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Welcome


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Welcome to the Computer Graphics Group at RWTH Aachen University!

The research and teaching activities at our institute focus on geometry acquisition and processing, on interactive visualization, and on related areas such as computer vision, photo-realistic image synthesis, and ultra high speed multimedia data transmission.

In our projects we are cooperating with various industry companies as well as with academic research groups around the world. Results are published and presented at high-profile conferences and symposia. Additional funding sources, among others, are the Deutsche Forschungsgemeinschaft and the European Union.

News

We have a paper on Anisotropic Quad Mesh Refinement at the Eurographics Symposium on Geometry Processing 2020.

June 26, 2020

We have a paper on Surface Texture Synthesis in the PACMCGIT journal.

May 27, 2020

We have a paper on Inter-Surface Maps at SIGGRAPH 2020.

May 5, 2020

We have a paper on Probabilistic Quadrics at Eurographics 2020.

April 30, 2020

We have a paper on High-Fidelity Point-based Rendering in the IEEE Computer Graphics & Applications Journal.

Feb. 11, 2020

We have a paper on Inter-Surface Maps at SIGGRAPH Asia 2019.

Aug. 26, 2019

Recent Publications

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Inter-Surface Maps via Constant-Curvature Metrics

SIGGRAPH 2020

We propose a novel approach to represent maps between two discrete surfaces of the same genus and to minimize intrinsic mapping distortion. Our maps are well-defined at every surface point and are guaranteed to be continuous bijections (surface homeomorphisms). As a key feature of our approach, only the images of vertices need to be represented explicitly, since the images of all other points (on edges or in faces) are properly defined implicitly. This definition is via unique geodesics in metrics of constant Gaussian curvature. Our method is built upon the fact that such metrics exist on surfaces of arbitrary topology, without the need for any cuts or cones (as asserted by the uniformization theorem). Depending on the surfaces' genus, these metrics exhibit one of the three classical geometries: Euclidean, spherical or hyperbolic. Our formulation handles constructions in all three geometries in a unified way. In addition, by considering not only the vertex images but also the discrete metric as degrees of freedom, our formulation enables us to simultaneously optimize the images of these vertices and images of all other points.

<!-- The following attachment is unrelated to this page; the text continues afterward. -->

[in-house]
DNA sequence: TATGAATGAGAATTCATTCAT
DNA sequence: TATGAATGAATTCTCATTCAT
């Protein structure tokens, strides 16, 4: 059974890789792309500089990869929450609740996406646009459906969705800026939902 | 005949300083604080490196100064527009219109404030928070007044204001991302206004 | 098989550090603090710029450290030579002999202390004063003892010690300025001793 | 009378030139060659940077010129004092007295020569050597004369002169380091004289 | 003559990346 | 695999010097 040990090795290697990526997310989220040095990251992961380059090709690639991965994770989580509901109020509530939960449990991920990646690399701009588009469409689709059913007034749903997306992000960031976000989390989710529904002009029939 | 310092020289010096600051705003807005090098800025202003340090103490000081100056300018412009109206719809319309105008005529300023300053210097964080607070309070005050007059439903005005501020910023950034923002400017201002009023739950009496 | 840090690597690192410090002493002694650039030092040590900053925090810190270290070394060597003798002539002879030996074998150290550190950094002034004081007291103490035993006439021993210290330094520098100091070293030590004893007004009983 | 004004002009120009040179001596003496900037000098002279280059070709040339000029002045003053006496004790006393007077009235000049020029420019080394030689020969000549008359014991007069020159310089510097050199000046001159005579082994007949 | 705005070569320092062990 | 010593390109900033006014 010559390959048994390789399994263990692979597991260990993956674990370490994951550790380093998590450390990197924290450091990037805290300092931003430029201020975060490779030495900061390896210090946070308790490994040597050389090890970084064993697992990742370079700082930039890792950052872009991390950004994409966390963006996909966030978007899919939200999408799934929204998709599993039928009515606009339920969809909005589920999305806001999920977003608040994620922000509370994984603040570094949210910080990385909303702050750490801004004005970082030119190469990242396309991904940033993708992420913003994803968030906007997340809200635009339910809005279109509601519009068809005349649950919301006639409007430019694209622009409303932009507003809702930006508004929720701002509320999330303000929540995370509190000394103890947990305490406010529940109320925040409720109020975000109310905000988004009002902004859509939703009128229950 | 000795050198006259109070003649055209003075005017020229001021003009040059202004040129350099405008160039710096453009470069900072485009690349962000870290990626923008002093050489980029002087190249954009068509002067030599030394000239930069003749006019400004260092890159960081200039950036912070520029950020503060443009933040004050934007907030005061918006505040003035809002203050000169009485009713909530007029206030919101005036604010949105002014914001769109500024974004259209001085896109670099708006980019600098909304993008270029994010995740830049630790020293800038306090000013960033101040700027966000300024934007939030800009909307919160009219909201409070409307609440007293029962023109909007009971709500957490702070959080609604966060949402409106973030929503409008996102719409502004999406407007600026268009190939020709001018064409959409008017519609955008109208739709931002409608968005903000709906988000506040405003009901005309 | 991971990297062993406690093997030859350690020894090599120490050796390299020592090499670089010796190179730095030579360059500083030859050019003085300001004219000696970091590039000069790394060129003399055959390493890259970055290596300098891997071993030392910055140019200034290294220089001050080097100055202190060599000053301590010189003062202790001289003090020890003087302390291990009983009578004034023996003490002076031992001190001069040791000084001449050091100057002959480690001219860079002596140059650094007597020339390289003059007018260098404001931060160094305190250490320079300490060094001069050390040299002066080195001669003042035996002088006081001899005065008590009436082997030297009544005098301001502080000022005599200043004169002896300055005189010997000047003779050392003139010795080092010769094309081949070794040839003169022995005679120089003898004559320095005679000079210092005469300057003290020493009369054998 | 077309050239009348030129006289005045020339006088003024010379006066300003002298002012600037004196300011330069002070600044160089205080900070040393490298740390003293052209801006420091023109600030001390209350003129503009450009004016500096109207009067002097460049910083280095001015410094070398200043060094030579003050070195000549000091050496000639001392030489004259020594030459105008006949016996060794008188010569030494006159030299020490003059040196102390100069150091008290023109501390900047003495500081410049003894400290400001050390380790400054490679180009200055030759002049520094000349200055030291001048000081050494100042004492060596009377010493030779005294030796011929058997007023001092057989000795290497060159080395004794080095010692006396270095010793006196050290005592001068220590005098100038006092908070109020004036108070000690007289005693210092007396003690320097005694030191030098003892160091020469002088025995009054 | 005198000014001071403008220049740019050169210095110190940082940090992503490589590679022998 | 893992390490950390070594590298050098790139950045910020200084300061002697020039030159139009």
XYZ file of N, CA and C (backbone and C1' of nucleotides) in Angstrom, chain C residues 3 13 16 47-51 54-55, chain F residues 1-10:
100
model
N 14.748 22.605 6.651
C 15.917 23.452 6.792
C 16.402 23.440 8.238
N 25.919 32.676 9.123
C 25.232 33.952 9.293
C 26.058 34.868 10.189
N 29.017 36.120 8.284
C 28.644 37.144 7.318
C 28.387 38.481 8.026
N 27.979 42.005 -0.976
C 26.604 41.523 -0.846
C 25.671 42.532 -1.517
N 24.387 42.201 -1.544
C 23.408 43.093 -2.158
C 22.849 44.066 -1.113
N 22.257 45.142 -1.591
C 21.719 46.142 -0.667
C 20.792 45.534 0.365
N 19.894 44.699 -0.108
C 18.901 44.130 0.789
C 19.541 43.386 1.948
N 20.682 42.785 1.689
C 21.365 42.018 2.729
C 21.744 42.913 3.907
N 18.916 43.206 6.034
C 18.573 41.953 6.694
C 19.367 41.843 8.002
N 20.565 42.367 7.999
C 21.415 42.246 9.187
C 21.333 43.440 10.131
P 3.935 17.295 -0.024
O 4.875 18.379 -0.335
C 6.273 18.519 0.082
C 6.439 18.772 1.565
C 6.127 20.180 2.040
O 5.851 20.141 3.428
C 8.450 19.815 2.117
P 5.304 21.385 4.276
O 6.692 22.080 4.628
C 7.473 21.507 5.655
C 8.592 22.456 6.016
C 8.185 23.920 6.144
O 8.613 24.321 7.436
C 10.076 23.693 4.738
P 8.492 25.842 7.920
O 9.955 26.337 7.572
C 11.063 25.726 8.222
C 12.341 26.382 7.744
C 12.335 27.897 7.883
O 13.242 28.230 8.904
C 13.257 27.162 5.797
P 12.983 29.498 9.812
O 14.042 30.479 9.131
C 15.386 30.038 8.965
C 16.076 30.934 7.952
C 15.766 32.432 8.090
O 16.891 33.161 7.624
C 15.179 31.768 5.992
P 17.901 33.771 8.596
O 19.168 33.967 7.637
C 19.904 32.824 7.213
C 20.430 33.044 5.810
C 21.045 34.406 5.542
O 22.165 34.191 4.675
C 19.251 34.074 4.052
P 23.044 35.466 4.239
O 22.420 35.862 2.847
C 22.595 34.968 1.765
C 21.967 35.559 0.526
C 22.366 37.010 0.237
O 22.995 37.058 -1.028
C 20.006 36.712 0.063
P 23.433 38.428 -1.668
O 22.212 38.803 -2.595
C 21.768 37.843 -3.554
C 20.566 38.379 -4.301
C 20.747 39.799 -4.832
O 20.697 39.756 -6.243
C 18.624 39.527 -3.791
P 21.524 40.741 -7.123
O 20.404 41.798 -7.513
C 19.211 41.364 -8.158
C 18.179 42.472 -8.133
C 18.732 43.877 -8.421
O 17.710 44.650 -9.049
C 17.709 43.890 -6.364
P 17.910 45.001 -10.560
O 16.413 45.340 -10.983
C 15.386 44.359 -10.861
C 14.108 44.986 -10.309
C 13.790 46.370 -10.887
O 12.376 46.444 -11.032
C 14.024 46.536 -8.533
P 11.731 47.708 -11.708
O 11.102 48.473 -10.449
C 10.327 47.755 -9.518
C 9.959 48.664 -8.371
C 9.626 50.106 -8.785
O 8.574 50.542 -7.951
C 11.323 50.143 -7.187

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Fast and Robust QEF Minimization using Probabilistic Quadrics

Computer Graphics Forum (Proc. EUROGRAPHICS 2020)

Error quadrics are a fundamental and powerful building block in many geometry processing algorithms. However, finding the minimizer of a given quadric is in many cases not robust and requires a singular value decomposition or some ad-hoc regularization. While classical error quadrics measure the squared deviation from a set of ground truth planes or polygons, we treat the input data as genuinely uncertain information and embed error quadrics in a probabilistic setting ("probabilistic quadrics") where the optimal point minimizes the expected squared error. We derive closed form solutions for the popular plane and triangle quadrics subject to (spatially varying, anisotropic) Gaussian noise. Probabilistic quadrics can be minimized robustly by solving a simple linear system - 50x faster than SVD. We show that probabilistic quadrics have superior properties in tasks like decimation and isosurface extraction since they favor more uniform triangulations and are more tolerant to noise while still maintaining feature sensitivity. A broad spectrum of applications can directly benefit from our new quadrics as a drop-in replacement which we demonstrate with mesh smoothing via filtered quadrics and non-linear subdivision surfaces.

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High-Fidelity Point-Based Rendering of Large-Scale 3D Scan Datasets

IEEE Computer Graphics and Applications

Digitalization of 3D objects and scenes using modern depth sensors and high-resolution RGB cameras enables the preservation of human cultural artifacts at an unprecedented level of detail. Interactive visualization of these large datasets, however, is challenging without degradation in visual fidelity. A common solution is to fit the dataset into available video memory by downsampling and compression. The achievable reproduction accuracy is thereby limited for interactive scenarios, such as immersive exploration in Virtual Reality (VR). This degradation in visual realism ultimately hinders the effective communication of human cultural knowledge. This article presents a method to render 3D scan datasets with minimal loss of visual fidelity. A point-based rendering approach visualizes scan data as a dense splat cloud. For improved surface approximation of thin and sparsely sampled objects, we propose oriented 3D ellipsoids as rendering primitives. To render massive texture datasets, we present a virtual texturing system that dynamically loads required image data. It is paired with a single-pass page prediction method that minimizes visible texturing artifacts. Our system renders a challenging dataset in the order of 70 million points and a texture size of 1.2 terabytes consistently at 90 frames per second in stereoscopic VR.

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